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10 Ways to Improve Culture in the Workplace

Whether you already have a strong workplace culture and are simply looking for ways to make it even better, or you’ve identified issues and are trying to find ways to change your company culture, the ideas below can help you achieve your goals.

1. Be Intentional About Company Culture

Every workplace has a culture. Some are positive and productive with happy employees. Others are toxic. And there are plenty somewhere in the middle. To shape your company’s culture, you have to make it a priority.

If you’re truly serious about workplace culture, it should be just as much of a focus as things like product development and services. Don’t let your company culture happen. Actively work to create the type of workplace culture you desire.

2. Understand the Difference Between Perks & Culture

Having ping-pong tables, allowing pets at work, and having team lunches are perks. Perks aren’t a bad thing, and they can have an impact on culture. For example, thriving company cultures are often made up of employees that enjoy being around one another, and team lunches or company events can help foster that.

But don’t think that perks are culture. If employees describe company culture as having a relaxed dress code or a ping-pong table, there likely isn’t a strong culture in place, and it’s even possible that the company is trying to mask problems with perks. Company culture is about beliefs and behaviors, not perks.

3. Commit to a Shared Mission & Purpose

This is one of the most important characteristics of a high-performing culture and something that companies with the best culture have in common. By establishing a clear purpose for your company, you ensure the entire organization is pulling in the same direction to achieve the same thing.

This isn’t sales or revenue goals. This should be something that gives the company a purpose larger than making money and should typically be customer-oriented. Take Warby Parker for example:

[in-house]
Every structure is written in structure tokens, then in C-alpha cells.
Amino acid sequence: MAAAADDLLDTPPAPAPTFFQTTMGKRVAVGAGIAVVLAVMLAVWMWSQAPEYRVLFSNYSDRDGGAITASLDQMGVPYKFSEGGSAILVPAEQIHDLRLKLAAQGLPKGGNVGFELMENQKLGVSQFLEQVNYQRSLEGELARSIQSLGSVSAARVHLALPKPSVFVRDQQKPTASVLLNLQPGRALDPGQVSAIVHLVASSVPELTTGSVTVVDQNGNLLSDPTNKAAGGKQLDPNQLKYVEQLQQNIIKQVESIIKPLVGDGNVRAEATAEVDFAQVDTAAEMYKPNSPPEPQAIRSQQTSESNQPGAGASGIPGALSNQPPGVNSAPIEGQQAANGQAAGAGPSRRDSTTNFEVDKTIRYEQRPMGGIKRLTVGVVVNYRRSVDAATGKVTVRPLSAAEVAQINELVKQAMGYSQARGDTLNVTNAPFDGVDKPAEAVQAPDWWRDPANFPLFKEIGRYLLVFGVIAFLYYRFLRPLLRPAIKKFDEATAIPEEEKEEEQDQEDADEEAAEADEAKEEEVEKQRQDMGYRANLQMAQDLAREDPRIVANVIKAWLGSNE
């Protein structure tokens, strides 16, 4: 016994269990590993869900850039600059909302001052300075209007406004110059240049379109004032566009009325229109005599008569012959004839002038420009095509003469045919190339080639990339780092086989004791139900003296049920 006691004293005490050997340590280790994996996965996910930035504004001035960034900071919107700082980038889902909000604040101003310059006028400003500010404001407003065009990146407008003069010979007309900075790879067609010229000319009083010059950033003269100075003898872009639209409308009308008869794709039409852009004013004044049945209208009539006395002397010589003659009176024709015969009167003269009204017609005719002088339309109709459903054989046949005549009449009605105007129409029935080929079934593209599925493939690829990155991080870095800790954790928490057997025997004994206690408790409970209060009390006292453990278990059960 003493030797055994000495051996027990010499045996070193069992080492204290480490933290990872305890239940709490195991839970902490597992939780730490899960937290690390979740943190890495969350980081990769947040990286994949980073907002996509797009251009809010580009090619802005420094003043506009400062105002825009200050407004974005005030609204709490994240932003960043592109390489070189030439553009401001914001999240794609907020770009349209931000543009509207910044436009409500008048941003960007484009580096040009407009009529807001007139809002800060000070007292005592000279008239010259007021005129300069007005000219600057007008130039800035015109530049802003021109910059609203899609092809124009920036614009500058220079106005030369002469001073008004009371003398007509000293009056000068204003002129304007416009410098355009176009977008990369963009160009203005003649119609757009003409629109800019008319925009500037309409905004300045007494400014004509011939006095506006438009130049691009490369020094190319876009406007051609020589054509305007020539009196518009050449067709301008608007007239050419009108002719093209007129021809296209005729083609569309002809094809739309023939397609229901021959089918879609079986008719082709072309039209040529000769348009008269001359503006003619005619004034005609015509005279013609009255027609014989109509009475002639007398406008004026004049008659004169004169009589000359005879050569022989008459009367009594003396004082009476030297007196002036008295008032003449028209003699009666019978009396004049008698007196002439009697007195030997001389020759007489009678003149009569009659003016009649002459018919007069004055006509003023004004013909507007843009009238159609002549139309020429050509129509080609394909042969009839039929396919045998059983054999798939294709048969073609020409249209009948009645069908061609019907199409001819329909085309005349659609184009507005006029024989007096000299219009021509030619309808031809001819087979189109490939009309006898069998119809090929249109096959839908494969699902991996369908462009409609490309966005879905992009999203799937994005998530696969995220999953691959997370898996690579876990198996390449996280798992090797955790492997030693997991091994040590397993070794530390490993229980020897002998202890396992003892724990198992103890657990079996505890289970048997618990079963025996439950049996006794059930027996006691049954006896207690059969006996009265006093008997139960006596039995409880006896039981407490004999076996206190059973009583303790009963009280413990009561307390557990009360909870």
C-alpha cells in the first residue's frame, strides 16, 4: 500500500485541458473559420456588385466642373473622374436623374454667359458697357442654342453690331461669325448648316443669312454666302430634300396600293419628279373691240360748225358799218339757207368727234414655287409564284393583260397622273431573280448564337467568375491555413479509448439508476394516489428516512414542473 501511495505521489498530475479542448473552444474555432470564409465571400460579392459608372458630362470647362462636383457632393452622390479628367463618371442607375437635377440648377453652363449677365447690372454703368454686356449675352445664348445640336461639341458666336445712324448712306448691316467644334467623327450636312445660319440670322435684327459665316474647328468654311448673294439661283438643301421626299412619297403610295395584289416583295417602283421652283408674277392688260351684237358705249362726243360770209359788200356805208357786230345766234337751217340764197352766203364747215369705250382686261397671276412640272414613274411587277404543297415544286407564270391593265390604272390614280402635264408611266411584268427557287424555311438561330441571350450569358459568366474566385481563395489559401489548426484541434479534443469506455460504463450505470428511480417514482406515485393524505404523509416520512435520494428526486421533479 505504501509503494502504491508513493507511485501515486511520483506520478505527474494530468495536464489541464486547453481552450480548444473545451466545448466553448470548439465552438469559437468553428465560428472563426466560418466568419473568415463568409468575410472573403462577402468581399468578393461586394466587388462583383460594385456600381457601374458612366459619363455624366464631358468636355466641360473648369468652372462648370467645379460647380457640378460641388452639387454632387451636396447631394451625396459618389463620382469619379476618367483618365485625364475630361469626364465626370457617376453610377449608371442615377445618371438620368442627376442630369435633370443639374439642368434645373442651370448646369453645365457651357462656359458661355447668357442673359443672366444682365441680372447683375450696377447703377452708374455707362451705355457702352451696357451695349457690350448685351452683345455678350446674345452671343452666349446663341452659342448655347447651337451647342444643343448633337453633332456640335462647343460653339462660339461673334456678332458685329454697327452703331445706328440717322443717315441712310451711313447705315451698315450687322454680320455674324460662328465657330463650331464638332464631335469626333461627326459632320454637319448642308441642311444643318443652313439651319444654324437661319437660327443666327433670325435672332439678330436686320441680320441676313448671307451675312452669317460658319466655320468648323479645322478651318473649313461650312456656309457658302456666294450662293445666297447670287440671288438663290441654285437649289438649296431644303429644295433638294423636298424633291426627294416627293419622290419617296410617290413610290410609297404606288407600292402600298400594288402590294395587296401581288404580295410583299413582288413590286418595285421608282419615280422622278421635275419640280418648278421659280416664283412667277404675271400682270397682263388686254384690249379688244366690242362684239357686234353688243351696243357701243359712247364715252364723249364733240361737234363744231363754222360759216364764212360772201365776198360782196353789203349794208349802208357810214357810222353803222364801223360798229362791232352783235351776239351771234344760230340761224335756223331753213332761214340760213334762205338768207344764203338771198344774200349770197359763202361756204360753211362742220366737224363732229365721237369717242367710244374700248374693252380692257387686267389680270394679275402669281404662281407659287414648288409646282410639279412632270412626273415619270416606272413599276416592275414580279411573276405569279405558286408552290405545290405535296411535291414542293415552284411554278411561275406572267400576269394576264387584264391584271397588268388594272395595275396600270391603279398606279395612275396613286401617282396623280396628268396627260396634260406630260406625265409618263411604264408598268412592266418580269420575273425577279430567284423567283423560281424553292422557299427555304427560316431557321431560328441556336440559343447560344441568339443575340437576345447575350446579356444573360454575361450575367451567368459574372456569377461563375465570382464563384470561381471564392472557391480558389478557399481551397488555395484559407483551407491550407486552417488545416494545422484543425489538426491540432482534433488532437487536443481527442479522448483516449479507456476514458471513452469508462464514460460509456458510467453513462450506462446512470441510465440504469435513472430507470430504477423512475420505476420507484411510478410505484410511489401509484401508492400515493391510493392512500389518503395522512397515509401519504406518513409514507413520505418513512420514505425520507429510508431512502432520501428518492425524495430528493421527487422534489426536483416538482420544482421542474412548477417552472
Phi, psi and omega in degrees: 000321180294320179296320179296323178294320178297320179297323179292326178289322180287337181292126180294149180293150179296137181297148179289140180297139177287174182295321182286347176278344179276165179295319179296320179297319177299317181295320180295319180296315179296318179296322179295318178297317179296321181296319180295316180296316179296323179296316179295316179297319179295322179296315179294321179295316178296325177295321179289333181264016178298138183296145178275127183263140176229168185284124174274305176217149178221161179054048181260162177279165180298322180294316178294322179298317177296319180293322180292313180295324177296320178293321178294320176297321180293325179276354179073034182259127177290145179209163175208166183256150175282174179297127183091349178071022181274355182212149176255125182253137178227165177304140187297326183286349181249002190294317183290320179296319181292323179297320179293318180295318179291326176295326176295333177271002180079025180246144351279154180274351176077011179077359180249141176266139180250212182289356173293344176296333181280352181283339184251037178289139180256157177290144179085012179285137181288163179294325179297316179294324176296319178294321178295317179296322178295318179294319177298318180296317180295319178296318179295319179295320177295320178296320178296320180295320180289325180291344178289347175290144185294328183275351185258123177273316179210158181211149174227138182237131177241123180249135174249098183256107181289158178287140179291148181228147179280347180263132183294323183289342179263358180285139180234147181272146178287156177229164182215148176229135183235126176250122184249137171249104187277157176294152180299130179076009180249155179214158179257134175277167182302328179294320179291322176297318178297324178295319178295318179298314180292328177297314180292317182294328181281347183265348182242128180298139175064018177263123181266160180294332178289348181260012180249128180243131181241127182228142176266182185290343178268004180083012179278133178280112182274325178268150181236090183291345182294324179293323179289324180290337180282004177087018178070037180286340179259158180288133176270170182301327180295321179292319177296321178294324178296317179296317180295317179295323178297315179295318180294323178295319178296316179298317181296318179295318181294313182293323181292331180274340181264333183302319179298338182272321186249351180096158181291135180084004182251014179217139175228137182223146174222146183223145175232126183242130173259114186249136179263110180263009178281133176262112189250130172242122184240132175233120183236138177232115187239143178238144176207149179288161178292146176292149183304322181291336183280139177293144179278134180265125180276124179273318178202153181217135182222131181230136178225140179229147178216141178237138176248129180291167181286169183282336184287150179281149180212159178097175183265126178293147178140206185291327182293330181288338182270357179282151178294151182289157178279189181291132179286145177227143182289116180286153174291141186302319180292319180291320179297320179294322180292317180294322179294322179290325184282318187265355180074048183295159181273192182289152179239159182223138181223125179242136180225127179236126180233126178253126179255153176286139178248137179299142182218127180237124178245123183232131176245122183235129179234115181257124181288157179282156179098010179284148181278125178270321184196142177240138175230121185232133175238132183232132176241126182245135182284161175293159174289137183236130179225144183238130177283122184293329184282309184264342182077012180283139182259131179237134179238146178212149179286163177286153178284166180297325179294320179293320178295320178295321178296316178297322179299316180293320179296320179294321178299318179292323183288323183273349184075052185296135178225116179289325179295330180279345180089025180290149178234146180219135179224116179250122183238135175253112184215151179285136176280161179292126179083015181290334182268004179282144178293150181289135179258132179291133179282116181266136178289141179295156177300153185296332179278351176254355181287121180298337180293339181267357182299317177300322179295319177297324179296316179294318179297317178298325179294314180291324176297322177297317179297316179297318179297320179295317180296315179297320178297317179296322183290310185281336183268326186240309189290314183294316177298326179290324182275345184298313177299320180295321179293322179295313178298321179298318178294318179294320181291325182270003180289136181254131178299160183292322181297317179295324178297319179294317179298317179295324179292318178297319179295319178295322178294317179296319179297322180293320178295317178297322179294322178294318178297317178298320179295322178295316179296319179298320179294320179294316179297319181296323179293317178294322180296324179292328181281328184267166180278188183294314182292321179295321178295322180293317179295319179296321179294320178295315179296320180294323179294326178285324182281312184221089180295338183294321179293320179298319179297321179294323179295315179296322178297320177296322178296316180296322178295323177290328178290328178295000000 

“Warby Parker was founded with a rebellious spirit and a lofty objective: to offer designer eyewear at a revolutionary price, while leading the way for socially-conscious businesses.”

Warby Parker decided that glasses were too expensive. They wanted to change the process and provide high-quality, fashionable glasses for much cheaper. That’s a great vision on its own. It provides the company and its employees with a purpose. Add in their Buy a Pair, Give a Pair initiative and their status as a B Corporation, and you can see that they live up to the company’s initial mission and purpose.

4. Hire Based on Culture

Can an employee change company culture? You bet. Hiring the right or wrong employee can have a major impact. That’s why companies with strong, thriving cultures make cultural fit a large factor in their hiring decisions.

Take a company like Zappos, which is known for it’s incredible culture. Zappos starts their process with a culture fit interview that largely influences if a candidate is hired or not. For a workplace culture to thrive, the employees have to believe in it and live it.

5. Make Feedback a Constant

Companies that are committed to feedback often have stronger cultures. And that feedback should go in all directions. As is discussed here, feedback can boost self-esteem, provide a feeling of belonging and purpose, it increases growth and happiness, it promotes change and innovation, and prevents employees from getting stuck.

Ultimately, what open and constructive feedback does is foster better communication, which is critical for a thriving workplace culture. If feedback is infrequent at your organization, consider implementing weekly one-on-one meetings between managers and employees as a start. Even by just doing this, feedback could very much become more natural going forward.